Deep Breath

This is another one I started about two years ago that I decided to add onto and post.  It could use some editing, okay a lot of editing, but as you can tell from the overall lack of posts, I don't have make the time to write so I definitely don't edit!

September 2016
I've spent most of my life thinking that I was broken, that I was a person who needed to be fixed.  I was convinced that I was the only one who didn't have this life thing figured out.  Why did I cry all the time?  Why were seemingly simple tasks like making a phone call so difficult?  Why was making small talk with people so hard?  Why did other peoples emotions effect me so deeply.  Why was my inner voice talking ALL THE TIME?  Why did I pick up on other people's energy so intensely?  Why wasn't I just normal!  Like seriously, what the fuck is wrong with me!  To be honest I still often feel this way but there has been a shift over the past few years and it all started with me realizing that I am actually not broken at all, and I am not here to be fixed.

Like so many other revelations in of late, it took me having my own children and seeing the world through their eyes to understand this truth.  Yes, this most important truth that took me over 33 years to discover my own children at the tender ages of 2 and 5 already have figured out. I'm convinced that this is because we are all born with everything we need inside of us.  It's the world around us that messes all of that up.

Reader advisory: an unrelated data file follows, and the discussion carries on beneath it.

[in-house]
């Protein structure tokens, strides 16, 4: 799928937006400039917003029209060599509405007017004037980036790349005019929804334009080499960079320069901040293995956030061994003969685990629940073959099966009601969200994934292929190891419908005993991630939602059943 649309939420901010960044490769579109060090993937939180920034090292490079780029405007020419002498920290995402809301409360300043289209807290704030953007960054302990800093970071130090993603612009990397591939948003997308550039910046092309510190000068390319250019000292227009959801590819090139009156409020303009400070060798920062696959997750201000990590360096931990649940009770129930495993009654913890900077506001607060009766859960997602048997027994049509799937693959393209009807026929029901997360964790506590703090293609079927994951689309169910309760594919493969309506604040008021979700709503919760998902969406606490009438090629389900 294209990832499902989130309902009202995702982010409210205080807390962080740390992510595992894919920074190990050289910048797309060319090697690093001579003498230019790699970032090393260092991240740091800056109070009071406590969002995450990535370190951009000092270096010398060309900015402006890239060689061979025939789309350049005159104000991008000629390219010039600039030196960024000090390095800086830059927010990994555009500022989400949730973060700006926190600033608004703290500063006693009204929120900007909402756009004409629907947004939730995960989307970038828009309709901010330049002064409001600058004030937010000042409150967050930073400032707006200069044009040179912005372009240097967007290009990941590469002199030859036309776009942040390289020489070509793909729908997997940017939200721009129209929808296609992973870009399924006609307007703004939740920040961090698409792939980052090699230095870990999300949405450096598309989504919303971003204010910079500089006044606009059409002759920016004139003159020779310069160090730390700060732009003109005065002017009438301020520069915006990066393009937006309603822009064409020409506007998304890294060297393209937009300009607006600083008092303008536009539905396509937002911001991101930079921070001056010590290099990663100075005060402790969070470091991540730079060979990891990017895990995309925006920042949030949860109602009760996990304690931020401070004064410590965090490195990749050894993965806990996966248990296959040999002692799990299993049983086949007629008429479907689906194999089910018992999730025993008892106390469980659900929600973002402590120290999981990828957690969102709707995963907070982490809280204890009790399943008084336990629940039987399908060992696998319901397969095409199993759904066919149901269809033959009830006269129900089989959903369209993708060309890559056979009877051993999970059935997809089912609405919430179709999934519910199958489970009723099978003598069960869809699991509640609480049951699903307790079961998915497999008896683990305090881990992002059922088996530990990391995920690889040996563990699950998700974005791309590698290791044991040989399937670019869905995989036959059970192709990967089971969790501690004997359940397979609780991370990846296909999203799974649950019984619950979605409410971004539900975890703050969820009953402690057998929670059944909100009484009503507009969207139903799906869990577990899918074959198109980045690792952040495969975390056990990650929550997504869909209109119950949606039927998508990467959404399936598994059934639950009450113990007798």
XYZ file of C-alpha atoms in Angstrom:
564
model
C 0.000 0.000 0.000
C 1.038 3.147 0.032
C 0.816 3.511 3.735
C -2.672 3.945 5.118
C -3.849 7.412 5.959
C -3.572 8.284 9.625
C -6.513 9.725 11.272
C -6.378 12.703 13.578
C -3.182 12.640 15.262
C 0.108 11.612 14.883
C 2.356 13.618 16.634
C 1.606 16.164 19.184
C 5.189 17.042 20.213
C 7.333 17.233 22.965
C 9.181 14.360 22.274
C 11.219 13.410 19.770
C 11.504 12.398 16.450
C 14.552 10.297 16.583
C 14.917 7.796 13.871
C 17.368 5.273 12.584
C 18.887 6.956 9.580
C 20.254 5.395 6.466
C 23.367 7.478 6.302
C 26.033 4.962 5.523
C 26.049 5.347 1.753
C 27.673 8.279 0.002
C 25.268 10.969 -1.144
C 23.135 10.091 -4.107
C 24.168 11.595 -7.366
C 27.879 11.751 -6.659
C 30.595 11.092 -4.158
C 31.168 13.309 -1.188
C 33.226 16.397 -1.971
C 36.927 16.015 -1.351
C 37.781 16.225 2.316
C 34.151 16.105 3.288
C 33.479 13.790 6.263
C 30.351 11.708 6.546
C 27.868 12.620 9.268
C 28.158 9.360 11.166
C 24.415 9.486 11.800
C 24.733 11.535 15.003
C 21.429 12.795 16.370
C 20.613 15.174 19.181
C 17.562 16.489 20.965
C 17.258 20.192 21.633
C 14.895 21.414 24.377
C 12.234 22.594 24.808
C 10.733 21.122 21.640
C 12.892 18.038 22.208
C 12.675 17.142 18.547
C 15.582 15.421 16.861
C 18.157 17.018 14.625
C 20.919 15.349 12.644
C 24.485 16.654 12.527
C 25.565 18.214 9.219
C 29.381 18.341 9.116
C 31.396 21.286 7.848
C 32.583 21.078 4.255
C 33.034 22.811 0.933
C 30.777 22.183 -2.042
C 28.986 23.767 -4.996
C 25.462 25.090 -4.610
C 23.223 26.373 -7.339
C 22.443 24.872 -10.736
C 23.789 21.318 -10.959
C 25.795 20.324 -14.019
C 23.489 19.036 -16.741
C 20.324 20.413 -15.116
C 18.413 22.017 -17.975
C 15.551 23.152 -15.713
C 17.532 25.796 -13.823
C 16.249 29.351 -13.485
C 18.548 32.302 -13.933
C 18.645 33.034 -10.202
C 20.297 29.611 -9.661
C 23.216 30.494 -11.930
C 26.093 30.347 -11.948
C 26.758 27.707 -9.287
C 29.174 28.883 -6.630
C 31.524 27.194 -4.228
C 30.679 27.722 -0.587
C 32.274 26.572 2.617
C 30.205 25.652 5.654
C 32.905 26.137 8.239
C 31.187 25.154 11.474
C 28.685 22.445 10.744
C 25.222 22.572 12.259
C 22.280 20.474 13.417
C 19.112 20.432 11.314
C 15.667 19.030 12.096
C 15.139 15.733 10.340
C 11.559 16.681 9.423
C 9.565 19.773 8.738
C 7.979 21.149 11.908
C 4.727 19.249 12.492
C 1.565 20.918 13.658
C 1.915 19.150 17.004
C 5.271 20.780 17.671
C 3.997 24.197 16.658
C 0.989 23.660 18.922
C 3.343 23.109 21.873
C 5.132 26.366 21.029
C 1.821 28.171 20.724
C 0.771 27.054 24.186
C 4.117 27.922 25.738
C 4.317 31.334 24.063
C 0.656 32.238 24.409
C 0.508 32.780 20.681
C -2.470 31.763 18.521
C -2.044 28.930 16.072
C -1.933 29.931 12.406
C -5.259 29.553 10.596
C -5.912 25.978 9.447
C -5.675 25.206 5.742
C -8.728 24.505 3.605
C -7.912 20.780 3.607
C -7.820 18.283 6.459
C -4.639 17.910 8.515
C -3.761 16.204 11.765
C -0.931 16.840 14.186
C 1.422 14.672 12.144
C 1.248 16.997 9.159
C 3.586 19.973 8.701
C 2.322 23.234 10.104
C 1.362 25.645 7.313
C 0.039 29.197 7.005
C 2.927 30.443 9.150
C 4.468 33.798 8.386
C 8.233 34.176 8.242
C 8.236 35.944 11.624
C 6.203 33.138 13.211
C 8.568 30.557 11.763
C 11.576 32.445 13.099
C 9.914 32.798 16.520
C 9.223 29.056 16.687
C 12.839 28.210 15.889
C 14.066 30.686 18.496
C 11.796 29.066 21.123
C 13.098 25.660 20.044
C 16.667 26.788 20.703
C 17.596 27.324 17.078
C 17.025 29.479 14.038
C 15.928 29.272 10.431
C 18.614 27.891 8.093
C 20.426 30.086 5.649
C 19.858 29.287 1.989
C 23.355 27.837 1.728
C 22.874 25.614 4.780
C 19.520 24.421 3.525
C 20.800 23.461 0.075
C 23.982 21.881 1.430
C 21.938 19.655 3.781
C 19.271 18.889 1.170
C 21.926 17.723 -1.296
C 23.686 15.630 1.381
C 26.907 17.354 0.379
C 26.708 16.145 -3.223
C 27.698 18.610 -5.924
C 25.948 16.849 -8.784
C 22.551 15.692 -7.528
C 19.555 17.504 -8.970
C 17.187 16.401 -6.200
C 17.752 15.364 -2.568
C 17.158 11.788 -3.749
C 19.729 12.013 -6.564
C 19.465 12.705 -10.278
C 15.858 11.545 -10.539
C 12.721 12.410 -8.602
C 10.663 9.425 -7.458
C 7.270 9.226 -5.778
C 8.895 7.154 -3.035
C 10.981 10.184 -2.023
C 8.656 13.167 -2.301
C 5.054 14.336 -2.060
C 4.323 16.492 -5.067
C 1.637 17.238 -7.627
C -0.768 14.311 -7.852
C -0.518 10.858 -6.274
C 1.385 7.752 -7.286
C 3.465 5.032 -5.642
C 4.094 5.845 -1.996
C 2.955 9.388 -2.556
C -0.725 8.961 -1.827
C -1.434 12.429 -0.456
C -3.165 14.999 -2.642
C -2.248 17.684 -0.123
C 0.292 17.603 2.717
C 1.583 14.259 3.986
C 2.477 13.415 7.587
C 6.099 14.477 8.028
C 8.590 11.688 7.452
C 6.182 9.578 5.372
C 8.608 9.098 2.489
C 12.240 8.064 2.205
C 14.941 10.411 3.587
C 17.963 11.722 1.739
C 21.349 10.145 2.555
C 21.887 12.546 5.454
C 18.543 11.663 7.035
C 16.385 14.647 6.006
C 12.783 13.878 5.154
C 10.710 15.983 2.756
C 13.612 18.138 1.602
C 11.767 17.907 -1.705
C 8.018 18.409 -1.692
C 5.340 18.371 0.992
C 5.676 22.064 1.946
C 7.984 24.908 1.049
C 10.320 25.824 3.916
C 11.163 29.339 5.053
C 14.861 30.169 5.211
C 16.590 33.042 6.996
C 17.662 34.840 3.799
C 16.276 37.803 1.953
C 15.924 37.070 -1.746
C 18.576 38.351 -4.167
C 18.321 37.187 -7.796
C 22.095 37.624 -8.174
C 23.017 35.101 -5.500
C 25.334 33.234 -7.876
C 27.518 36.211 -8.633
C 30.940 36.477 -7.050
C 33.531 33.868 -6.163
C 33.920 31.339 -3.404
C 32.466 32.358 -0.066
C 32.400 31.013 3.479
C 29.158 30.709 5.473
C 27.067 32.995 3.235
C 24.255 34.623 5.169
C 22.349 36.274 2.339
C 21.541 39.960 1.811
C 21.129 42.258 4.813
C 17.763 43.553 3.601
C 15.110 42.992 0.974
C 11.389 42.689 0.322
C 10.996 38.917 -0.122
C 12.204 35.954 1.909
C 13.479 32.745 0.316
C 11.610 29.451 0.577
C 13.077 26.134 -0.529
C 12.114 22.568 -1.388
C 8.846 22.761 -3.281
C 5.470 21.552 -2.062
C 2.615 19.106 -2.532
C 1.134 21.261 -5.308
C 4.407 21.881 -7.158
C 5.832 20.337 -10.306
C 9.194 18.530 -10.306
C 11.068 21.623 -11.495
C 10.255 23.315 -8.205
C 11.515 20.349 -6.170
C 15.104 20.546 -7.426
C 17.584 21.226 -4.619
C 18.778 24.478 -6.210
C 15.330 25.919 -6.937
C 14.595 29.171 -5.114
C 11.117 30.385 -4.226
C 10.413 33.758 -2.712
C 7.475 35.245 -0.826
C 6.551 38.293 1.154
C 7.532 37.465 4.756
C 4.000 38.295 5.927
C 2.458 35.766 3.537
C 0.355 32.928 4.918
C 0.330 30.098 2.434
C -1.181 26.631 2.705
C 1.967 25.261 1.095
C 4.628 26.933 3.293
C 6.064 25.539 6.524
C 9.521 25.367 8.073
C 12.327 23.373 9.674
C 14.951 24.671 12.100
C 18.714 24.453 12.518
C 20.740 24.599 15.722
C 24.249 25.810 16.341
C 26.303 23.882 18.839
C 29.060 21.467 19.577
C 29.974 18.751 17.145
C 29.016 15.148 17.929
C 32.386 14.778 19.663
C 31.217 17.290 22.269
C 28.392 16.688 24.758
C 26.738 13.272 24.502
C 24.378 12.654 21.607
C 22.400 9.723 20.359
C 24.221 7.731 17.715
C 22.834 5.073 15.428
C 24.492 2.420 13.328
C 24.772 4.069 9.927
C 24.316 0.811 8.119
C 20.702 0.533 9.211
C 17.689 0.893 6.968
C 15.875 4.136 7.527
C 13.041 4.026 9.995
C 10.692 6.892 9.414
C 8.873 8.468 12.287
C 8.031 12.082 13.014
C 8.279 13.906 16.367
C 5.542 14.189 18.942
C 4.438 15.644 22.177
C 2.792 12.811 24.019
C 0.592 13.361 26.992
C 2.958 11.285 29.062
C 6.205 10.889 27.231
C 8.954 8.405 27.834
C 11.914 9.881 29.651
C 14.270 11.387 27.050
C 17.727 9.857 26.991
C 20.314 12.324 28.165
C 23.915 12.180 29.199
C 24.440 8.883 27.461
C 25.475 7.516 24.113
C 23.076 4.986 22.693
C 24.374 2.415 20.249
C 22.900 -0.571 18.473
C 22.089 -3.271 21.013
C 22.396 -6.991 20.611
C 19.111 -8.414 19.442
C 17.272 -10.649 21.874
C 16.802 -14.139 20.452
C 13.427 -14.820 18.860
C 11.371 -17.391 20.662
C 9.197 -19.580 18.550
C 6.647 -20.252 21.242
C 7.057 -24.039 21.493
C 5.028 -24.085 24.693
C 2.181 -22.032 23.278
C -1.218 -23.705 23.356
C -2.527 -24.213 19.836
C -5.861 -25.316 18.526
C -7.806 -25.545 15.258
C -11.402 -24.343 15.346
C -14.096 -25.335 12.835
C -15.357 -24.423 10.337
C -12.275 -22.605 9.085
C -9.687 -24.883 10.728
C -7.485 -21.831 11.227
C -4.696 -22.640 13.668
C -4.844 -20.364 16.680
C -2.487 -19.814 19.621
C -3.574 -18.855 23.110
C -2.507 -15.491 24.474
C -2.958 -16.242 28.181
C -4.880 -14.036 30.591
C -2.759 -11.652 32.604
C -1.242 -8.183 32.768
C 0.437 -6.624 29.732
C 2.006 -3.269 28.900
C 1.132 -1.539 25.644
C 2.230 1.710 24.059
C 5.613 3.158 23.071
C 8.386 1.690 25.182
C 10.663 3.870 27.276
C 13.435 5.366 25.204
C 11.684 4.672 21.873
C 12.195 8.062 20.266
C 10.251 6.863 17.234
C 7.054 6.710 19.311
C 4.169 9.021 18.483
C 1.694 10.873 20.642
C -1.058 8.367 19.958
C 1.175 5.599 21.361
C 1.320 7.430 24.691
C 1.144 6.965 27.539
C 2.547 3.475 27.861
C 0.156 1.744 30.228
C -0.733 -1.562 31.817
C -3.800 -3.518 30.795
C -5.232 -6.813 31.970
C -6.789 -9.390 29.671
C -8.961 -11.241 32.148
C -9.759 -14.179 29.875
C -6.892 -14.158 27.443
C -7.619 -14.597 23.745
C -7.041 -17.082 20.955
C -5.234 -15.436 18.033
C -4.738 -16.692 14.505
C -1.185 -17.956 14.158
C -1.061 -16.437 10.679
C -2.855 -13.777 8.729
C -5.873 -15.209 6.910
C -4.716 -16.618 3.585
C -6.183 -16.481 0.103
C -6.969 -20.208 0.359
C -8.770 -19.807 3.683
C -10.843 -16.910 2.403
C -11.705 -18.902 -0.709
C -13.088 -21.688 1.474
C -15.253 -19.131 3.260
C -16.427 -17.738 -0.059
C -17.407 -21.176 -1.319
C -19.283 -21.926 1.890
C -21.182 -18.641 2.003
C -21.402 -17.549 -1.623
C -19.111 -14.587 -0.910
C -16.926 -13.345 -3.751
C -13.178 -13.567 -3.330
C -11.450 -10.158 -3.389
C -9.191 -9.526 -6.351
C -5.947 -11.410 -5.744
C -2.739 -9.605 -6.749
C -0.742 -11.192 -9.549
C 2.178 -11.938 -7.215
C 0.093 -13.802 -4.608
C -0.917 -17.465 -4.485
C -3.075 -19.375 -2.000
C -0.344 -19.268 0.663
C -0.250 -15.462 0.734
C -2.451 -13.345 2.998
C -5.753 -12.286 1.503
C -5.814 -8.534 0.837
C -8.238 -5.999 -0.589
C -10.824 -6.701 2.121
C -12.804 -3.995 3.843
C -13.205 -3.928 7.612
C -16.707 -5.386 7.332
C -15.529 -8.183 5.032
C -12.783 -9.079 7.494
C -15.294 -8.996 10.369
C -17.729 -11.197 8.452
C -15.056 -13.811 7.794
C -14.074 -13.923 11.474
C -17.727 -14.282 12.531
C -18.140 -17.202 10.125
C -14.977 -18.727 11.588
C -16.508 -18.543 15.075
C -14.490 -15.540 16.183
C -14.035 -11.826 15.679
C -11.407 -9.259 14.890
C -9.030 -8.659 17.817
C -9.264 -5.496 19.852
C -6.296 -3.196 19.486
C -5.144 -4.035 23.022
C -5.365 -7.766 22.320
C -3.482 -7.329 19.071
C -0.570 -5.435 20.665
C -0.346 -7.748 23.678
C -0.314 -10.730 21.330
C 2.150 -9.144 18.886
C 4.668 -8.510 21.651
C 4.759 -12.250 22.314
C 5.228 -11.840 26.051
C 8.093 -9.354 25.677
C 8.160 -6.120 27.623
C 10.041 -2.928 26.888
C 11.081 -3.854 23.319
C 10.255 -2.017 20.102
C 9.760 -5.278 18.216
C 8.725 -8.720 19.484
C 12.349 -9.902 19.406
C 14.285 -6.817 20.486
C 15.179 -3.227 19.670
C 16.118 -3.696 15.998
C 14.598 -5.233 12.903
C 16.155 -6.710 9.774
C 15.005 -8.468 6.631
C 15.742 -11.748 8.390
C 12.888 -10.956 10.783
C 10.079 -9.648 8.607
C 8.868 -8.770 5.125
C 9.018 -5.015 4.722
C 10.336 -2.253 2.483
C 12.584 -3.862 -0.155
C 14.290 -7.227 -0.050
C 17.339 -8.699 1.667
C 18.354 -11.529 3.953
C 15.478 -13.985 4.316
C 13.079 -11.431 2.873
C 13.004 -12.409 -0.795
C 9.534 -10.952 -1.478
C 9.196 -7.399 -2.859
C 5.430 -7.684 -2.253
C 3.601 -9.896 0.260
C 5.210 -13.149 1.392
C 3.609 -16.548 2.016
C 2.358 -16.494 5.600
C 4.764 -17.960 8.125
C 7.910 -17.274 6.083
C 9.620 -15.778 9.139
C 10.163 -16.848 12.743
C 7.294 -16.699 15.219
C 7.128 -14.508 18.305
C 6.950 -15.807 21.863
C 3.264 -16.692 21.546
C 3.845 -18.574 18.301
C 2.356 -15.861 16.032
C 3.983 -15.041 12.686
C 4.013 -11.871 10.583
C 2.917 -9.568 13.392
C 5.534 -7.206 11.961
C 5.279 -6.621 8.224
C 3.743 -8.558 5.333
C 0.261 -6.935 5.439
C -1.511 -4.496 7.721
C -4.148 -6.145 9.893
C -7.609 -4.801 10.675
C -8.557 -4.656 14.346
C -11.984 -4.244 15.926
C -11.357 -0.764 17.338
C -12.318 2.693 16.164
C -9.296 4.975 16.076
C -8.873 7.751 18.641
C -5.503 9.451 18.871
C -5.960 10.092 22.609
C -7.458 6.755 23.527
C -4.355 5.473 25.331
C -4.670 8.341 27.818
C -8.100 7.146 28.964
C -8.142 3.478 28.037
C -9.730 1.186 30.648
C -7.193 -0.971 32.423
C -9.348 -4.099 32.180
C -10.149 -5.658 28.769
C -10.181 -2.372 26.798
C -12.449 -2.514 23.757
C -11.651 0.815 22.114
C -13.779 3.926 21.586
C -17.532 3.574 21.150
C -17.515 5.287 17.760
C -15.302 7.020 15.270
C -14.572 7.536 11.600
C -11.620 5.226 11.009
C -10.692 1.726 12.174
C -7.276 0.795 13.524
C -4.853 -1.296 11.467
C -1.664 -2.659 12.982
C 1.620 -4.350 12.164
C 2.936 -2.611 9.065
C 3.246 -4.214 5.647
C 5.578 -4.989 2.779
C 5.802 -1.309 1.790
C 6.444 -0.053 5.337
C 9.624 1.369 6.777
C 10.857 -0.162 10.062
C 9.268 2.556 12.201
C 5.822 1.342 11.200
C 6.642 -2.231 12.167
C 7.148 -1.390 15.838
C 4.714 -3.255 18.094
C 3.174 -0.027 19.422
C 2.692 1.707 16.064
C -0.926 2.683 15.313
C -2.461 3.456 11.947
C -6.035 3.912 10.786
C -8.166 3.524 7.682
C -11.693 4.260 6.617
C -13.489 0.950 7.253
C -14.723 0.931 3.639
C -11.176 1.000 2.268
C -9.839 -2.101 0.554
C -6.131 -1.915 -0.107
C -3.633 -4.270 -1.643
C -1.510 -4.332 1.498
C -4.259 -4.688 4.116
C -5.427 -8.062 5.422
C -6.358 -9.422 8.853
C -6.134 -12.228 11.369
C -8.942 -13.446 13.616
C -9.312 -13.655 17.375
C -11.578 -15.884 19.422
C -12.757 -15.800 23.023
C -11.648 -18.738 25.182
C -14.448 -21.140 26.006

Sure they spend the day wavering between screaming and crying and belly laughing.  They throw themselves on the ground in a limp pile of sadness over a pink spoon.  They impulsively grab and throw.  They are a roller coaster of emotions on any given day, but then again so am I.

I just hide it really well.  I am a master at putting on a brave face.  A skilled liar when it comes to questions of how I am doing.  I can stuff down my feelings with the best of them.  But you know what.  It doesn't work!  It never works!  The body knows this is utter bullshit!  You can only fill the balloon so full before it bursts...

Have you ever watched a young child throw a tantrum?  Like full on screaming from their very soul.  Pounding the ground and heaving with frustration, disappointment or sadness.  How did it make you feel?  I'm not talking about this happening in Target or at your in laws house when all you are is embarrassed and you'd give them the golden goose and the chocolate river if they would just stop!  I'm talking just at home, just the two of you.  How does it make you feel?

For most adults it is very uncomfortable.  Unacceptable even. 

For me, in that moment. I'd rather die.

My body goes into full on panic mode.  Sweat pouring from every pore.  Heart racing.  Head pounding.  My whole system goes into a panic. Make it stop.  Just make it STOP!  I can't handle that kind of truth.

Only I can.  And I do.  And it's beautiful.